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marijuana, Kane County drug crimes attorneyAn Illinois woman is facing possible felony drug charges after police officers found a bottle of the painkiller tramadol in her coat pocket. The 59-year-old woman does actually have a prescription for the type of pills found by police, but she has been charged with possession of a controlled substance that had been prescribed to one of her relatives. What makes this story unique is the way in which the pills were discovered.

Unreasonable Searches and Seizures

The pills were only discovered after police searched the woman’s car. The Fourth Amendment to the U.S. Constitution protects gives citizens the right to be "secure in their persons, houses, papers, and effects, against unreasonable searches and seizures." Usually, police must have a warrant to search a home, but motor vehicles are different. A police office must only have "probable cause" to search a vehicle. Probably cause means that the officers must have reason to believe that evidence of a crime or illegal items will be found in the car. However, there are not clear answers as to what counts as probable cause. Of course, illegal items such as drugs, drug paraphernalia, stolen goods, or weapons in plain sight usually constitute probable cause, but officers do not have to physically see contraband in order to be authorized to search the vehicle. In 1985, the Illinois Supreme Court approved car searches if the police officer claimed to be able to smell marijuana in the car.

What Constitutes Probable Cause?

The issue with which the accused woman’s lawyer is concerned, is how the police gained access to the car. Police only discovered the illegal pills because they claim they say marijuana in the vehicle. What was allegedly drugs turned out to be pistachio shells. The suspect’s attorney believes that the shells were a false pretext to search the entire vehicle because pistachio shells look nothing like marijuana. Even those police officers who have never used or seen cannabis in real life applications have seen it on television or during training. This led the woman’s attorney to claim that the police illegally searched the defendant’s vehicle. Police never found any actual marijuana in the woman’s car, but she was still arrested for possession of the tramadol. Luckily for the defendant, her attorney doubts that the charges will stick. He told reporters "I think we are a motion to suppress and a bag of pistachio nuts away from resolving this matter."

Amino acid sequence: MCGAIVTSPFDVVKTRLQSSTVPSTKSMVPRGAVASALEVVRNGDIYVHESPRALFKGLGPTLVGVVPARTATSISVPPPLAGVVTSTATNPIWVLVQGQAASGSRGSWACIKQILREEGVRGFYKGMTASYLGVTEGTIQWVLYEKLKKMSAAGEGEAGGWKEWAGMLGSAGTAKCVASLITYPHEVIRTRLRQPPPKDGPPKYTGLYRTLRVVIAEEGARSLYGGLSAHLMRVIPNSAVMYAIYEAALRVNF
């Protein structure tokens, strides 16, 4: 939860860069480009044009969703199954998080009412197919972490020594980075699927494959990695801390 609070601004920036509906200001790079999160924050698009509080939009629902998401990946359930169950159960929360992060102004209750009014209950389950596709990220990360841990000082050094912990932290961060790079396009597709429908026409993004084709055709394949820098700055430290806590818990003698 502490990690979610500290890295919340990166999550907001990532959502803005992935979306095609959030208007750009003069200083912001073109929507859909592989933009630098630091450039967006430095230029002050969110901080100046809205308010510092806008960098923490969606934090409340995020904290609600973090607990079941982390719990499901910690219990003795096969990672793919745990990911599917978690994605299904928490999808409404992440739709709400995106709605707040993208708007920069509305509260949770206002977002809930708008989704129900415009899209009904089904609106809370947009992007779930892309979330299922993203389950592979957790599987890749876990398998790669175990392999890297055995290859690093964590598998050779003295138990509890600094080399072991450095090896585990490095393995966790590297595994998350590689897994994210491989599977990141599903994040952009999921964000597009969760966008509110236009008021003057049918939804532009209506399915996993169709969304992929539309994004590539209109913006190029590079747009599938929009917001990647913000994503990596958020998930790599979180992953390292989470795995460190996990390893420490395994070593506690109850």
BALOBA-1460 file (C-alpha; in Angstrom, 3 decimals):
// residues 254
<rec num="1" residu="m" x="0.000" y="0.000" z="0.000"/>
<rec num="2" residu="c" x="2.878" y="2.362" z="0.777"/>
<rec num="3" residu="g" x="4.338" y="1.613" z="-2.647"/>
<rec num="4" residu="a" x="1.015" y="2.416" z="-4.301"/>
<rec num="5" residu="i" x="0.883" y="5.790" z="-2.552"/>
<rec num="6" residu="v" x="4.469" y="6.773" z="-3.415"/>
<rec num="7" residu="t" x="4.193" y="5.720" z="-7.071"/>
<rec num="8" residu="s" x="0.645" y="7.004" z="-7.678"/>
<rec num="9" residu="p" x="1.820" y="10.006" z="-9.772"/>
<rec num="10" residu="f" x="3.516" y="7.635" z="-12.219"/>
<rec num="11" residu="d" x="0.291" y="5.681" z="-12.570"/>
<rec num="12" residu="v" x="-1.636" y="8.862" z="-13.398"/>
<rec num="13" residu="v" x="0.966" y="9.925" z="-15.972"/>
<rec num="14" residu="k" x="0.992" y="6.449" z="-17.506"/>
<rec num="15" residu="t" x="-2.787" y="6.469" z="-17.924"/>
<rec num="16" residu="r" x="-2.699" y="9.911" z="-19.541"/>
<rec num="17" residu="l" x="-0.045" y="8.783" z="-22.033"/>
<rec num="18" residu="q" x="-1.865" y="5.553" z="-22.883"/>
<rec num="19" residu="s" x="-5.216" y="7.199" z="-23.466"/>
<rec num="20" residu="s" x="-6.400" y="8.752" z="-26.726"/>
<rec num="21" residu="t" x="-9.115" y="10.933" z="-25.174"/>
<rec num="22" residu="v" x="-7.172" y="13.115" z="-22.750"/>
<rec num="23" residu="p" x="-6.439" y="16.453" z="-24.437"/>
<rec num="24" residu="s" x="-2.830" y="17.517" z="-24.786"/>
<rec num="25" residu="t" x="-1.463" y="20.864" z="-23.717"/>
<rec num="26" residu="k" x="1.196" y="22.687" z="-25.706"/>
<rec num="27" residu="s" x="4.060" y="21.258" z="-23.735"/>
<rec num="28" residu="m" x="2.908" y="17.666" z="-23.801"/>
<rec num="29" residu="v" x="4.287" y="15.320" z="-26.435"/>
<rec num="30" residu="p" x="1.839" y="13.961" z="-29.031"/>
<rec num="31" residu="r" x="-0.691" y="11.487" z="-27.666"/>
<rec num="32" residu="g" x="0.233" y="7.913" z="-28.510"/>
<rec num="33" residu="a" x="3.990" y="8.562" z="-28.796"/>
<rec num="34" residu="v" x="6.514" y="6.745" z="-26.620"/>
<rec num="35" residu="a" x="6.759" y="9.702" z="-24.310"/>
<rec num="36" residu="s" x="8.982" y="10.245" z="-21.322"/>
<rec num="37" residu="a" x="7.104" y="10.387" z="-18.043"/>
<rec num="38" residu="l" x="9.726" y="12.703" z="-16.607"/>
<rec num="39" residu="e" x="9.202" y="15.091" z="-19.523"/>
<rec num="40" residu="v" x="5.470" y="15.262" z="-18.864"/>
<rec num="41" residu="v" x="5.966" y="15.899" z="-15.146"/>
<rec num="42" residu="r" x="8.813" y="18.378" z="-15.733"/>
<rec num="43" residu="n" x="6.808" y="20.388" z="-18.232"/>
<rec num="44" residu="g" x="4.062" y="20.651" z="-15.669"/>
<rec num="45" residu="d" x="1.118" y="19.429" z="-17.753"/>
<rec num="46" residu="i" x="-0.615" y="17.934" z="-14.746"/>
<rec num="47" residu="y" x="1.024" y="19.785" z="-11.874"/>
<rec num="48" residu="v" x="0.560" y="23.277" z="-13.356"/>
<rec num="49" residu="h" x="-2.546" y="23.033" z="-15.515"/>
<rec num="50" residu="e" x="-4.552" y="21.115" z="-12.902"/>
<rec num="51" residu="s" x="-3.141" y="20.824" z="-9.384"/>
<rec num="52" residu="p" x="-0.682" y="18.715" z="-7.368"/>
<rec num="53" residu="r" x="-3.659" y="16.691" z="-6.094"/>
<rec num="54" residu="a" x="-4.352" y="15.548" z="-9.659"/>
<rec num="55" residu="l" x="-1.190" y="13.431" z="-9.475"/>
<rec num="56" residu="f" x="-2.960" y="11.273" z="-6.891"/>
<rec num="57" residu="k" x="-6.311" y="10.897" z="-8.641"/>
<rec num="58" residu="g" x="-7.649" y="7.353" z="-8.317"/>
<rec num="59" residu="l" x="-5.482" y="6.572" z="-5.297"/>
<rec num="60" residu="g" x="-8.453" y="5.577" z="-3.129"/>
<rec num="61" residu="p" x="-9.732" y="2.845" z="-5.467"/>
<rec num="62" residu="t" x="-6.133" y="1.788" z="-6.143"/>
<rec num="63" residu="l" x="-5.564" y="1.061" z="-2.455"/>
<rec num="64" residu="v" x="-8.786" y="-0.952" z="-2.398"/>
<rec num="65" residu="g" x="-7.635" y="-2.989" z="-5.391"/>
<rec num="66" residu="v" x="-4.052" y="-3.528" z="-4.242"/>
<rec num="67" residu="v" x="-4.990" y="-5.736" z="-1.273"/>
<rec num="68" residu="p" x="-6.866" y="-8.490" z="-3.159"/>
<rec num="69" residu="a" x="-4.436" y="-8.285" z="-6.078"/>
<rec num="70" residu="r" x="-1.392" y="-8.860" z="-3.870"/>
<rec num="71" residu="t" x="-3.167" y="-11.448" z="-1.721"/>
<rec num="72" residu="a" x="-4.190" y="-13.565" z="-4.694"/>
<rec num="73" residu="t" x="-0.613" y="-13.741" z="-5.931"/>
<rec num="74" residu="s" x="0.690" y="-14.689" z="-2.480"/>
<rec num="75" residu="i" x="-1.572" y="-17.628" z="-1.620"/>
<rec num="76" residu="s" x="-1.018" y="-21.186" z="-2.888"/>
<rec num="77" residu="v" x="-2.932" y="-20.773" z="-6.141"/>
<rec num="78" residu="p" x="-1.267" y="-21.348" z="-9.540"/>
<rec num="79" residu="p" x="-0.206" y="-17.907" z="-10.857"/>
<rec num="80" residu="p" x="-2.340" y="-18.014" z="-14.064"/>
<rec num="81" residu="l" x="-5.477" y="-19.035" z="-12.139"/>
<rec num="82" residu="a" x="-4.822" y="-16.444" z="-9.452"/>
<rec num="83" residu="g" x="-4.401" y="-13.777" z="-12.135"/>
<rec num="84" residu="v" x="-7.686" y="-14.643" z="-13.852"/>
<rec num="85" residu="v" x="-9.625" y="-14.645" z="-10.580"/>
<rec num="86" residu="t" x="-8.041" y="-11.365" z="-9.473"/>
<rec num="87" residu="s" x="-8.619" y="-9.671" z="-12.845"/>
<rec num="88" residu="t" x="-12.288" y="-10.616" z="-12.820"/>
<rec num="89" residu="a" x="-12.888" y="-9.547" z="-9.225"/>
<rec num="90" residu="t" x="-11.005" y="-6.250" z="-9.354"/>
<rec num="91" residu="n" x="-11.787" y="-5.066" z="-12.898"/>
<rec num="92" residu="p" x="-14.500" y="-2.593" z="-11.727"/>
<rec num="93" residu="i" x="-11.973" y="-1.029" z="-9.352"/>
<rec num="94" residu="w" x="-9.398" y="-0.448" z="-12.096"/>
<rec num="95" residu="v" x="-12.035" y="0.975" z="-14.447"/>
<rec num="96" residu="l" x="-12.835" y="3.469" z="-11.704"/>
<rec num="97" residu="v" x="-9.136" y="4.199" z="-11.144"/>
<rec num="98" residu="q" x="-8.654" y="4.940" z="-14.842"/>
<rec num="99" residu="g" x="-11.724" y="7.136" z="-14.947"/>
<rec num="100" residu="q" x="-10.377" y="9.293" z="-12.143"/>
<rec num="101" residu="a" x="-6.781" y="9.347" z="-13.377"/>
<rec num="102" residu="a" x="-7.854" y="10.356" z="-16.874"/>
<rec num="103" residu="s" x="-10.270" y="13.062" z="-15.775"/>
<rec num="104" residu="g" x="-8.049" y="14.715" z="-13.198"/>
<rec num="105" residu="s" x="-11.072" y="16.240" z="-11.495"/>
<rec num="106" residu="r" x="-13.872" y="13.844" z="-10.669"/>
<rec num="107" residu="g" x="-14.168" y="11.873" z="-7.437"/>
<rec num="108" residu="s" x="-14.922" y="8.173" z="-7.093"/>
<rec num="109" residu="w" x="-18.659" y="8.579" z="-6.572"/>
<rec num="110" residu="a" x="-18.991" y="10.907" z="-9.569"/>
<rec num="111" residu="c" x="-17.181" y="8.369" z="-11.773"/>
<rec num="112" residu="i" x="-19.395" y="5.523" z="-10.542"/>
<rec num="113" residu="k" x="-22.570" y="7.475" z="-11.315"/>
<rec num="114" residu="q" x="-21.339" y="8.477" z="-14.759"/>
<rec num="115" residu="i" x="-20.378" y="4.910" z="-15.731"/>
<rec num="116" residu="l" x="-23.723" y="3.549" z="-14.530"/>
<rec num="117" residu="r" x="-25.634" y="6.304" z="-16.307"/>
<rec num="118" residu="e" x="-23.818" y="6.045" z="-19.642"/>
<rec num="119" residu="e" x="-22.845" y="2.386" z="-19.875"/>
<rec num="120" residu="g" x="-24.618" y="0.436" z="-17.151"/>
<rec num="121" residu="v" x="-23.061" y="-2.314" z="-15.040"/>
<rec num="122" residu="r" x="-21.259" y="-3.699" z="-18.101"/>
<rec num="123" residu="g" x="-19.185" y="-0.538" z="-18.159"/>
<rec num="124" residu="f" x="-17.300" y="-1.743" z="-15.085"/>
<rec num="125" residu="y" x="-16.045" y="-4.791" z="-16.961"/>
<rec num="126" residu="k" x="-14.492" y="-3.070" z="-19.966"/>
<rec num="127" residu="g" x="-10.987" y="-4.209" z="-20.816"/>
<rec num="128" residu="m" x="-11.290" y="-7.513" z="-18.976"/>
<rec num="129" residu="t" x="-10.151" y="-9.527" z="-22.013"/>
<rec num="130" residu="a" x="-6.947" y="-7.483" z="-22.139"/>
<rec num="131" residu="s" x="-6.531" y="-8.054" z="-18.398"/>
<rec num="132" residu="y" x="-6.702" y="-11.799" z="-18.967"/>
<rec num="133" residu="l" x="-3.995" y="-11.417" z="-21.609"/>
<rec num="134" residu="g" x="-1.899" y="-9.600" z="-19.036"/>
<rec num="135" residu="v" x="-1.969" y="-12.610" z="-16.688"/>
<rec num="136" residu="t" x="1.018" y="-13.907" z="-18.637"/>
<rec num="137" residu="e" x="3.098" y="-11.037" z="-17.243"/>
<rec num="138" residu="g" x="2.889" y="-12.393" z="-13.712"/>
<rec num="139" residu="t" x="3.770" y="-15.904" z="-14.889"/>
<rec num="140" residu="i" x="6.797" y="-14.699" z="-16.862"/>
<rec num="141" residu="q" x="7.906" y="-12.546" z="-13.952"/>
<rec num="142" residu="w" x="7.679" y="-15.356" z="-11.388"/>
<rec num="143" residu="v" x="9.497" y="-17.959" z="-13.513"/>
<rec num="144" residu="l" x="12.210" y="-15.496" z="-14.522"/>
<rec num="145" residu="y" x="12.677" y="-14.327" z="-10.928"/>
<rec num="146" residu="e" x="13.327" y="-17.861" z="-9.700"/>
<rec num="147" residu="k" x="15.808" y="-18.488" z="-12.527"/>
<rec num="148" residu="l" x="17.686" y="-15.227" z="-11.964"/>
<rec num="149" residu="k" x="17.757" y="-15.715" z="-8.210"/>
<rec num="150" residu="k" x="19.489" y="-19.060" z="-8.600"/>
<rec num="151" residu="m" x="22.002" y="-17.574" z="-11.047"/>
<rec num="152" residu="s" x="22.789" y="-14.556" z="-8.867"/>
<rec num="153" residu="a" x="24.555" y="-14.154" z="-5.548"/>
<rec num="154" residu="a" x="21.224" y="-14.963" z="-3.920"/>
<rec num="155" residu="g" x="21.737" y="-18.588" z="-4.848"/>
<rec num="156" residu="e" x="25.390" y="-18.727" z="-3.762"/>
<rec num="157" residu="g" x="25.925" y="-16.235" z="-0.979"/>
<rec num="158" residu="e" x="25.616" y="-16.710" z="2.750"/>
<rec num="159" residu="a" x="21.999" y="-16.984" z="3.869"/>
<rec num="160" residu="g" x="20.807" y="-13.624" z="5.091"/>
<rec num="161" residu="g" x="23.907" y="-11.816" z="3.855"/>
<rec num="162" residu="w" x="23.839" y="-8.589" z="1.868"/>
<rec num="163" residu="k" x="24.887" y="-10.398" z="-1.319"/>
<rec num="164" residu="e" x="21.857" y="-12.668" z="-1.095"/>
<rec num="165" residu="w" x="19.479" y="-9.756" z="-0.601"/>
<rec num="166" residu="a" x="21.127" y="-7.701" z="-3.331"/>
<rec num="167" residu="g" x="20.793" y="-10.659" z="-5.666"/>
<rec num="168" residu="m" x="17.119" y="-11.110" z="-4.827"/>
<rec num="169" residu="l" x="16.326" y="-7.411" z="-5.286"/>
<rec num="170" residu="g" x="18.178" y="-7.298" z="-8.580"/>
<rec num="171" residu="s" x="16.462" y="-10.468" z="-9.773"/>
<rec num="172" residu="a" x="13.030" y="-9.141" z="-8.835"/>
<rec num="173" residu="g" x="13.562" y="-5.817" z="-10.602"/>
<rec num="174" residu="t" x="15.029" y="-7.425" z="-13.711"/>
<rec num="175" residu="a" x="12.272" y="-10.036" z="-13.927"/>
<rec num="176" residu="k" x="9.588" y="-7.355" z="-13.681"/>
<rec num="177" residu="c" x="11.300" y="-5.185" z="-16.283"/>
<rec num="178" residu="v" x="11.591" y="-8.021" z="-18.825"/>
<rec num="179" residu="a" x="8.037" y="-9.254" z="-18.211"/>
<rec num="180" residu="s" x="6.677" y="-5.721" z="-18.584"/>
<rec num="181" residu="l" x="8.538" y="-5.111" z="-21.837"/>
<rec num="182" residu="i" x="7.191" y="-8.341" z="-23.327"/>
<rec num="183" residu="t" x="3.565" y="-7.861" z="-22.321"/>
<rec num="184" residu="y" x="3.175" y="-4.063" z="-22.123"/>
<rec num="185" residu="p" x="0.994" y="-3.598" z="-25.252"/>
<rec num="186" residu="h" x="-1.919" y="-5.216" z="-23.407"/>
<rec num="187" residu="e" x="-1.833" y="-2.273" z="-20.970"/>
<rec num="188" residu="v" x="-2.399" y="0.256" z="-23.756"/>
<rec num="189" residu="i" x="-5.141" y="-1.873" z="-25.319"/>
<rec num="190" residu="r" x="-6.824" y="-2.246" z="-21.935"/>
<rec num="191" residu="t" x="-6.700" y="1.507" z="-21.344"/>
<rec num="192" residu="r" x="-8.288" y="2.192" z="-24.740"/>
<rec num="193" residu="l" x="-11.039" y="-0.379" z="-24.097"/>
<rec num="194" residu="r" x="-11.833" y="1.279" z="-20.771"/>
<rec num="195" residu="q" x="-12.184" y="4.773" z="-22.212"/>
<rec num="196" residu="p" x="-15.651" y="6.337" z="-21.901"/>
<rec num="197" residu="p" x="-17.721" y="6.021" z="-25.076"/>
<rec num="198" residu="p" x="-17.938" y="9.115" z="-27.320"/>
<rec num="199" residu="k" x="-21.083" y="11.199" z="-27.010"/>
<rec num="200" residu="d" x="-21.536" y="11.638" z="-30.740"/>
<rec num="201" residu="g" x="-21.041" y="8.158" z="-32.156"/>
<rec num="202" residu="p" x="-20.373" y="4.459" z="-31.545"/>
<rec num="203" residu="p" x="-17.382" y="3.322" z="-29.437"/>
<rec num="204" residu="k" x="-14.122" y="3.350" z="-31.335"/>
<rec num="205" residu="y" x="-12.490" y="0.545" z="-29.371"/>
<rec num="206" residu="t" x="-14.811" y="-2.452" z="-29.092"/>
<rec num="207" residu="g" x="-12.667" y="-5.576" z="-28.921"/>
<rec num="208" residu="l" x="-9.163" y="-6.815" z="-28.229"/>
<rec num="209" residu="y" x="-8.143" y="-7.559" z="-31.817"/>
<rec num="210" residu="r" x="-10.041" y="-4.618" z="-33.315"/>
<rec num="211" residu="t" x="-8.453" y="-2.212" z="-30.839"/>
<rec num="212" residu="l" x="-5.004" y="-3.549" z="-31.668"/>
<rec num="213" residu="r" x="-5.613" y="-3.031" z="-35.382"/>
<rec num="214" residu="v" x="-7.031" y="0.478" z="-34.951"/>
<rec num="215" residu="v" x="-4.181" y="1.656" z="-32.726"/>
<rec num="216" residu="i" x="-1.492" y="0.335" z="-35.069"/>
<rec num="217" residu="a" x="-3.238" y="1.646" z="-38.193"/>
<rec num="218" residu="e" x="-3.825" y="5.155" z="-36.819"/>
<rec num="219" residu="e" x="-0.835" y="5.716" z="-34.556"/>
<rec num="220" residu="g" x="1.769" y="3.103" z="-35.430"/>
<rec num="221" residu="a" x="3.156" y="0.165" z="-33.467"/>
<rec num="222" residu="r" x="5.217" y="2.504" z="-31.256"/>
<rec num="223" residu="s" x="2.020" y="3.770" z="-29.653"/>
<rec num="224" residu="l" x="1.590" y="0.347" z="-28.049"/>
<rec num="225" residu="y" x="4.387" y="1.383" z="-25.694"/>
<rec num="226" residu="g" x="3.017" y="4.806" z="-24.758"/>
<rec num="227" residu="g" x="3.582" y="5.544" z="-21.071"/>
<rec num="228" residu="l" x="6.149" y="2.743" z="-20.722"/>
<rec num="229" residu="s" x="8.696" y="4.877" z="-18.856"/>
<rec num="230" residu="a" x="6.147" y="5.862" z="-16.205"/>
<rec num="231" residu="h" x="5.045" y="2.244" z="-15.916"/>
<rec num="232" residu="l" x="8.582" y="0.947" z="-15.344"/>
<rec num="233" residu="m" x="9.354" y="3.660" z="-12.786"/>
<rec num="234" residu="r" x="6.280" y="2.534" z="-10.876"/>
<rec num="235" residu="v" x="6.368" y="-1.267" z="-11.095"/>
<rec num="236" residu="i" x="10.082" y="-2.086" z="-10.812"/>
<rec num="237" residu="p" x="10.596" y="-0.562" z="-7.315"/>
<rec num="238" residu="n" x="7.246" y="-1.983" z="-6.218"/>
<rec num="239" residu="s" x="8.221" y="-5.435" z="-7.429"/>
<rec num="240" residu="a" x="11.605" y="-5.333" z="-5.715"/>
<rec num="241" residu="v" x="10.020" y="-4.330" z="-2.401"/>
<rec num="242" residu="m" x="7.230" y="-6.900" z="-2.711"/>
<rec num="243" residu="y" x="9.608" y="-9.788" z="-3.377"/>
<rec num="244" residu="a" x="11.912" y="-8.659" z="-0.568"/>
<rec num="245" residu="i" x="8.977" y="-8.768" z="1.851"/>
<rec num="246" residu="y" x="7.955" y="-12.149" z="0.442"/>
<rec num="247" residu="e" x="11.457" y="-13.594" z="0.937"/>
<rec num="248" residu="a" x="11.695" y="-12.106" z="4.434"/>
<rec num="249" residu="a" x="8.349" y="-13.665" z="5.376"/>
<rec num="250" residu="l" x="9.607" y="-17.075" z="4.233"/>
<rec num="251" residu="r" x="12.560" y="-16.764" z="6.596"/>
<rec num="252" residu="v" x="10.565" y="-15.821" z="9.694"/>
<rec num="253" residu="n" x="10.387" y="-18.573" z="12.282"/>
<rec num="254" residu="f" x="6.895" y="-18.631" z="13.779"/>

Facing Criminal Charges?

At The The Law Office of Brian J. Mirandola, we are dedicated to protecting the rights of those who are facing criminal charges. To learn more about how we can help with your case, contact an experienced Elgin criminal defense attorney today. Call 847-488-0889 for a free, confidential consultation.

Sources:

https://illinoiscaselaw.com/police-car-search-legal-in-illinois-if-they-smell-marijuana/

https://www.alternet.org/drugs/illinois-woman-felony-drug-charges-cops-mistake-pistachio-shells-marijuana

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search, Kane County criminal law attorneyMany drivers have had the sickening feeling of seeing flashing lights in their rearview mirror and knowing that they were being pulled over. There is much confusion surrounding what police officers are and are not allowed to do. This confusion has not been lessened by the recent events regarding the shooting of unarmed citizens by police officers and the following media frenzy. The right to be free from unreasonable governmental searches is guaranteed by the Constitution’s Fourth Amendment, and it is important for you to understand your rights as a driver.

Probable Cause

The short answer to the question "Can the police search my car during a traffic stop?" is that it depends. Generally, a police officer needs a warrant in order to search someone’s property, but cars are different. A police officer cannot legally search someone’s car as a normal part of a traffic stop for a minor infraction such as speeding or a broken taillight. However, an officer can search a car if he or she has probable cause to do so.